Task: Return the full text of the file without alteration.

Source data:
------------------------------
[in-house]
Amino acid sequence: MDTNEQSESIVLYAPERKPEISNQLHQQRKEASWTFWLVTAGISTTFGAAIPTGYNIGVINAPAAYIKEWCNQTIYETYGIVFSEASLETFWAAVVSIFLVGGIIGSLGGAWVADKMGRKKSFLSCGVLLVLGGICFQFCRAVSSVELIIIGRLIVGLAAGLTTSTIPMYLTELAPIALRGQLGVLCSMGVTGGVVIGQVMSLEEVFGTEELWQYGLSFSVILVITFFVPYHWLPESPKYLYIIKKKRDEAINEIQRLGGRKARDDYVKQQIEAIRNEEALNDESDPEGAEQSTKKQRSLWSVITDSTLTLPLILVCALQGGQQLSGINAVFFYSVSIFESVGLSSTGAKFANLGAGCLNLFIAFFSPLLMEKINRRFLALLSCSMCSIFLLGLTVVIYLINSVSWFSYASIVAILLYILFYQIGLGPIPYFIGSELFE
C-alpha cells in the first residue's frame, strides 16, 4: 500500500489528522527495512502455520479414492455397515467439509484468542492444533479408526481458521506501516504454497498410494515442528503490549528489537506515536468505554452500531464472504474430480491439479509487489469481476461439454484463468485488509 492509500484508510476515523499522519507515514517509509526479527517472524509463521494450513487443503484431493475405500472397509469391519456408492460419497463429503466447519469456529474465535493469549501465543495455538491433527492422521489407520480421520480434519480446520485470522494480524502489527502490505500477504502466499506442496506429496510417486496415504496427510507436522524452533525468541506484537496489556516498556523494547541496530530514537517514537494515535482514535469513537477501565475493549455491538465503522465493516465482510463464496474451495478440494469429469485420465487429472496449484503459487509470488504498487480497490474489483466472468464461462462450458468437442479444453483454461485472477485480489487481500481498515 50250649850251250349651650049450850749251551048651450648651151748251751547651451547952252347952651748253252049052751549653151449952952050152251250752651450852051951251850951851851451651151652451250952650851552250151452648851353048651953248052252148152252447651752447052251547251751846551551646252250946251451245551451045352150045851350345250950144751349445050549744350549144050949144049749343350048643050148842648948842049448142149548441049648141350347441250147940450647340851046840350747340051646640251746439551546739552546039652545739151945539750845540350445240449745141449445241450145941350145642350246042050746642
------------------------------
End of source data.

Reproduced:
[in-house]
Amino acid sequence: MDTNEQSESIVLYAPERKPEISNQLHQQRKEASWTFWLVTAGISTTFGAAIPTGYNIGVINAPAAYIKEWCNQTIYETYGIVFSEASLETFWAAVVSIFLVGGIIGSLGGAWVADKMGRKKSFLSCGVLLVLGGICFQFCRAVSSVELIIIGRLIVGLAAGLTTSTIPMYLTELAPIALRGQLGVLCSMGVTGGVVIGQVMSLEEVFGTEELWQYGLSFSVILVITFFVPYHWLPESPKYLYIIKKKRDEAINEIQRLGGRKARDDYVKQQIEAIRNEEALNDESDPEGAEQSTKKQRSLWSVITDSTLTLPLILVCALQGGQQLSGINAVFFYSVSIFESVGLSSTGAKFANLGAGCLNLFIAFFSPLLMEKINRRFLALLSCSMCSIFLLGLTVVIYLINSVSWFSYASIVAILLYILFYQIGLGPIPYFIGSELFE
C-alpha cells in the first residue's frame, strides 16, 4: 500500500489528522527495512502455520479414492455397515467439509484468542492444533479408526481458521506501516504454497498410494515442528503490549528489537506515536468505554452500531464472504474430480491439479509487489469481476461439454484463468485488509 492509500484508510476515523499522519507515514517509509526479527517472524509463521494450513487443503484431493475405500472397509469391519456408492460419497463429503466447519469456529474465535493469549501465543495455538491433527492422521489407520480421520480434519480446520485470522494480524502489527502490505500477504502466499506442496506429496510417486496415504496427510507436522524452533525468541506484537496489556516498556523494547541496530530514537517514537494515535482514535469513537477501565475493549455491538465503522465493516465482510463464496474451495478440494469429469485420465487429472496449484503459487509470488504498487480497490474489483466472468464461462462450458468437442479444453483454461485472477485480489487481500481498515 50250649850251250349651650049450850749251551048651450648651151748251751547651451547952252347952651748253252049052751549653151449952952050152251250752651450852051951251850951851851451651151652451250952650851552250151452648851353048651953248052252148152252447651752447052251547251751846551551646252250946251451245551451045352150045851350345250950144751349445050549744350549144050949144049749343350048643050148842648948842049448142149548441049648141350347441250147940450647340851046840350747340051646640251746439551546739552546039652545739151945539750845540350445240449745141449445241450145941350145642350246042050746642